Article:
More than 700,000 seniors live in thousands of assisted living facilities throughout the U.S., says a recent study from the Centers for Disease Control ad Prevention (CDC). And nearly 87 percent of residents pay for these facilities out of their own and their families’ financial resources. The good news is that seniors and caregivers may be eligible for tax deductions for assisted living costs that are related to medical or dental expenses.
If a loved one is receiving substantial medical care in assisted living and/or is in a special needs unit in a community, he or she may qualify for a tax deduction. This includes residents with Alzheimer’s or other forms of dementia who require substantial supervision to protect their health and safety.
For seniors residing in independent living communities, however, the only eligible deductible expenses would likely be those directly related to medical costs.
Qualifying for Assisted Living Deductions
Detailed record keeping throughout the year, even for related expenses like mileage to and from doctor visits, can add up to substantial writeoffs at tax time. First, the taxpayer must determine if he or she is entitled to itemize deductions. If the taxpayer is the senior, he or she can deduct qualified medical expenses. If the taxpayer is the caregiver, that caregiver must first find out if the senior qualifies as a dependent, depending on these IRS requirements:
- The person the caregiver is claiming as a dependent must be married to or related to the caregiver.
- The senior must be a citizen or resident of the United States or a resident of Canada or Mexico.
- The senior must not file a joint return.
- The senior must not have an annual gross income in excess of $3,950 (in 2015). Gross income does not include Social Security payments or other tax-exempt income. For those with incomes above $25,000, some portion of Social Security income may be includable in gross income.
- The caregiver must provide more than half of the support for the senior during the year.
Consult a tax professional to learn more. Also this website offers more information on dependency at: http://www.irs.gov/publications/p554/ch05.html.
Which Senior Living Expenses Can Be Deductible?
For assisted living expenses to be tax deductible, the resident must be considered “chronically ill.” A doctor or nurse needs to have certified that the resident either:
- Cannot perform at least two activities of daily living, such as eating, toileting, transferring, bath, dressing, or continence; or
- Requires supervision due to a cognitive impairment (such as Alzheimer’s disease or another form of dementia).
Who Can Qualify for the Deduction?
To qualify for the deduction, the senior’s personal care services need to be provided according to a plan of care prescribed by a licensed health care provider. This means a doctor, nurse or social worker must prepare a plan that outlines the specific daily services the resident receives.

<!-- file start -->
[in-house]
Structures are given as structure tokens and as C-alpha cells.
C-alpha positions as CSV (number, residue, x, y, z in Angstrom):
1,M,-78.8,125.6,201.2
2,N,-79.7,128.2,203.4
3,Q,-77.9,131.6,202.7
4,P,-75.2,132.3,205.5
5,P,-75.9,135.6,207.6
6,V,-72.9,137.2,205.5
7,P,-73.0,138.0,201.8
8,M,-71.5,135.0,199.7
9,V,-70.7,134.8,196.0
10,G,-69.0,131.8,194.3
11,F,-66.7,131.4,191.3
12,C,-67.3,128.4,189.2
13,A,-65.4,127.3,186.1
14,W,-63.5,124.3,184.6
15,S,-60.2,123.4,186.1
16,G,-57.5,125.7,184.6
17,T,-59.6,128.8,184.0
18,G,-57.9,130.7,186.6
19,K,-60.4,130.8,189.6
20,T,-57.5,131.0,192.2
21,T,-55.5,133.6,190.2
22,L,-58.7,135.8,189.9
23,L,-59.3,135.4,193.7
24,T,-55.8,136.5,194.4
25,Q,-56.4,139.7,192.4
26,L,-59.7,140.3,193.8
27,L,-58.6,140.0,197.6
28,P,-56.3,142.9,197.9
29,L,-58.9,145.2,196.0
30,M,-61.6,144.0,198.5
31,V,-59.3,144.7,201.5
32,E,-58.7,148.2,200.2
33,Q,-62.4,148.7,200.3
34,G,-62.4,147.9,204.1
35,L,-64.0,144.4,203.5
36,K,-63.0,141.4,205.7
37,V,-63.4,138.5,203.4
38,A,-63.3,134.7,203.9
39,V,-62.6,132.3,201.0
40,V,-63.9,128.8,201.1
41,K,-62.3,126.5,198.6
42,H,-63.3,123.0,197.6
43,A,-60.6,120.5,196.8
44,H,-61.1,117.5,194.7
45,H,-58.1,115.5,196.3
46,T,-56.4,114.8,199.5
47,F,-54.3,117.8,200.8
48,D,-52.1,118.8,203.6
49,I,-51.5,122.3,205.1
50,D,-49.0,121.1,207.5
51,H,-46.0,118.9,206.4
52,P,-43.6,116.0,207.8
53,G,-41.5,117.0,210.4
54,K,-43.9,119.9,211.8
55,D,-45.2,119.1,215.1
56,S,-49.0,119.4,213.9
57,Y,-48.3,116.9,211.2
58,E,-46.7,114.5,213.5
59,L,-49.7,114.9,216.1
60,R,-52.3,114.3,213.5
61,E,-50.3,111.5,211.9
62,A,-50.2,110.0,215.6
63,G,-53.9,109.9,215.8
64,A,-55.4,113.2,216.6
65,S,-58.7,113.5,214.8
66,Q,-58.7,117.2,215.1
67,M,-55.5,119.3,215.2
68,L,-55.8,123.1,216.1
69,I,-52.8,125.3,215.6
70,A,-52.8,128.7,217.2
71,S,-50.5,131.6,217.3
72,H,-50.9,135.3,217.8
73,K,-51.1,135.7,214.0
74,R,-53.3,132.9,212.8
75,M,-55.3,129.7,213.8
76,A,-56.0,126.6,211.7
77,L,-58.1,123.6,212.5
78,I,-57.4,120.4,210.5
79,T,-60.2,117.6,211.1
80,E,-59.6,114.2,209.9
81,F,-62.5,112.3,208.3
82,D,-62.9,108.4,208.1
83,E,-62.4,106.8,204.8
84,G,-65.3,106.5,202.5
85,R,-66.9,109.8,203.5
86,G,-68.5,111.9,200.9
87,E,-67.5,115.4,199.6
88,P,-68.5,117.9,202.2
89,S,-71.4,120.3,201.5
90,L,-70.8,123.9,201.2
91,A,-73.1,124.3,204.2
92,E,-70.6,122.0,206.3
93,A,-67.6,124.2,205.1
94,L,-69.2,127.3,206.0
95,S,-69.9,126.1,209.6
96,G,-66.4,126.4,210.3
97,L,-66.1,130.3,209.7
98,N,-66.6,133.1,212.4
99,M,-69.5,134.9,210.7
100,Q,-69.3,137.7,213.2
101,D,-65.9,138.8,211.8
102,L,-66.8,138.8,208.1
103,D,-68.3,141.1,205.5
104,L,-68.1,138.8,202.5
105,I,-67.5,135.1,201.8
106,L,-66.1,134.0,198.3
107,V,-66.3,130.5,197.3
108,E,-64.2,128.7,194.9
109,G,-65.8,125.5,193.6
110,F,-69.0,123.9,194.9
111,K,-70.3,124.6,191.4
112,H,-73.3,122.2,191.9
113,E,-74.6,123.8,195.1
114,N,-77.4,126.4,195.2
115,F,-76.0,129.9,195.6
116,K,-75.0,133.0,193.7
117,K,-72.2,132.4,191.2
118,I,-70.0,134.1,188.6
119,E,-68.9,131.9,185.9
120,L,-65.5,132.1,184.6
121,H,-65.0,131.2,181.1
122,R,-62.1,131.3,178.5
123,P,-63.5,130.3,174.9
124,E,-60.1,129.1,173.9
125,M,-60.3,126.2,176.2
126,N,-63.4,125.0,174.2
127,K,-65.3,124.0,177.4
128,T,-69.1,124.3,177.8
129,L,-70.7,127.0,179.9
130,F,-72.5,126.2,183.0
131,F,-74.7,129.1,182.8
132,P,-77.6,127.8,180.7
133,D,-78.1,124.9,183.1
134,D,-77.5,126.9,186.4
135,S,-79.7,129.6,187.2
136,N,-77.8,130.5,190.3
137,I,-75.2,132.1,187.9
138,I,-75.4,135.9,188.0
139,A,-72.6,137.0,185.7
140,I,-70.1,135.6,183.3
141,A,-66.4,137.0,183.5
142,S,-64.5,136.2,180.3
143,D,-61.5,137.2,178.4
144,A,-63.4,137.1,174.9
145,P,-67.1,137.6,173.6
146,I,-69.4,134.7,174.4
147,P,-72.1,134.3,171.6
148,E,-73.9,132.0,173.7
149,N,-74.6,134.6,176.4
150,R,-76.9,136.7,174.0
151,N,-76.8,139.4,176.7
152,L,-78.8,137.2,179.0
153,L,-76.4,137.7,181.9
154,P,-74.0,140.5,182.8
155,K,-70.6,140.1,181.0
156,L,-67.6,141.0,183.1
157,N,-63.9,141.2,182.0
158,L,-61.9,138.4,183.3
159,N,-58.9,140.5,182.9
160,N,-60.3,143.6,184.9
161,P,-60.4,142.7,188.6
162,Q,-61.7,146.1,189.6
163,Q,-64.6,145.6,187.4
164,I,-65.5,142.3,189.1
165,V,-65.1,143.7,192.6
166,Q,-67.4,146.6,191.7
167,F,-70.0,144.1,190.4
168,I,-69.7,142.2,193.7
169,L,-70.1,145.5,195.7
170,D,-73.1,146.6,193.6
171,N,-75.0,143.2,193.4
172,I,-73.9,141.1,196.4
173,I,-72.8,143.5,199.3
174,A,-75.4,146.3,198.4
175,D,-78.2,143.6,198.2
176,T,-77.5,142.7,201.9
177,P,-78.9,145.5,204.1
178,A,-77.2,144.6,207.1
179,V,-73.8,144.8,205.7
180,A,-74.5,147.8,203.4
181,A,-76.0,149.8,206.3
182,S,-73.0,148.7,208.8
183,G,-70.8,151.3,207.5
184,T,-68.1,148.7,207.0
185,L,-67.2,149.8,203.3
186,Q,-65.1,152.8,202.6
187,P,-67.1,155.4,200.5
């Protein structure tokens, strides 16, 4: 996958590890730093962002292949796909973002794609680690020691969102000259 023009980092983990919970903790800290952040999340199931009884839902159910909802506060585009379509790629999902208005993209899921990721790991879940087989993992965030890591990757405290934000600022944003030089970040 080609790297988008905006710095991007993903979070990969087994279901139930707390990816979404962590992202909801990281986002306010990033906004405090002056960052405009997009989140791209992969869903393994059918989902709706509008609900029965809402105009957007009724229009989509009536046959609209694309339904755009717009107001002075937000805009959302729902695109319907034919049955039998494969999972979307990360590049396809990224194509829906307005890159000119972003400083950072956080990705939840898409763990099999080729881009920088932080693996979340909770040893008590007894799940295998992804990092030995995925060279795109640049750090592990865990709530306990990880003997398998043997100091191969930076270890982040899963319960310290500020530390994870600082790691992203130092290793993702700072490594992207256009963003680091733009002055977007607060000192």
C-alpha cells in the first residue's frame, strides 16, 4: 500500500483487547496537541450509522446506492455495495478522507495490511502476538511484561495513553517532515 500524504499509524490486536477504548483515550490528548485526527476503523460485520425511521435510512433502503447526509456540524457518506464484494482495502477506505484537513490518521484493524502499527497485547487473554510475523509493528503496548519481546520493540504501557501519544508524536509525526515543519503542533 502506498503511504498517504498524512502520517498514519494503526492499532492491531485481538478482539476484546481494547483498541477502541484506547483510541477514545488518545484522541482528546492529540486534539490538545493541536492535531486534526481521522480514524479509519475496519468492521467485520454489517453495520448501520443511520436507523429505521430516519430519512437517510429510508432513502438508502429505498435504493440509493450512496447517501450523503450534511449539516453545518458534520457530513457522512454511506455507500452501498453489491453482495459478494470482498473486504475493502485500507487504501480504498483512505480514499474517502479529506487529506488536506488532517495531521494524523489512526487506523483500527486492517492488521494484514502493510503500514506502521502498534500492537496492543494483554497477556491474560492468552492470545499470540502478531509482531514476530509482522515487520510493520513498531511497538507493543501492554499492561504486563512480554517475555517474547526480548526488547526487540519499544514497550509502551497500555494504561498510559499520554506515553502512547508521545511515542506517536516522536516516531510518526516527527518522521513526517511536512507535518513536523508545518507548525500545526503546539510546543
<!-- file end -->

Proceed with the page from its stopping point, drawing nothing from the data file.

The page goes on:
Typically, only the medical components of assisted living costs are deductible and ordinary living costs like room and board are not. However, if the resident is chronically ill and the facility is acting primarily for medical care and the care is being performed according to a certified care plan, then the room and board may be considered part of the medical care and the cost may be deductible. Residents who are not chronically ill may still deduct the portion of their expenses that are attributable to medical care, including entrance or initiation fees.
Which Medical Expenses Can Be Deducted?
- Premiums paid for insurance policies that cover medical care are deductible, unless the premiums are paid with pretax dollars. Generally, the payroll tax paid for Medicare Part A is not deductible, but Medicare Part B premiums are deductible.
- Payments made for nursing services. An actual nurse does not need to perform the services as long as the services are those generally performed by a nurse.
- Medical fees from doctors, laboratories, assisted living residences, home health care and hospitals
- The cost of long-term care, including housing, food, and other personal costs, if the person is chronically ill.
- The cost of meals and lodging at a hospital or similar institution if a principal reason for being there is to receive medical care. The amount included in medical expenses for lodging cannot be more than $50 for each night for each person.
- Home modifications costs such as wheelchair ramps, grab bars and handrails.
- The cost of dental treatment.
- The cost of travel to and from medical appointments.
- Personal care items, such as disposable briefs and foods for a special diet.
- Cost of prescription drugs.
- Entrance fees for assisted living.
- Room and board for assisted living if the resident is certified chronically ill by a healthcare professional and following a prescribed plan of care. Typically this means that they are unable to perform two activities od daily living (ADLs) or require supervision due to Alzheimer’s disease or other conditions.
To claim the deduction, the medical expenses have to be more than 10 percent of the resident’s adjusted gross income. (For taxpayers 65 and older, this threshold will be 7.5 percent through 2016.) In addition, only medical expenses paid during the year can be deducted, regardless of when the services were provided, and medical expenses are not deductible if they are reimbursable by insurance.
For more information on what can and cannot be deducted for medical expenses see Publication 502 on the IRS Web site at http://www.irs.gov/pub/irs-pdf/p502.pdf and/or seek the advice of a tax professional.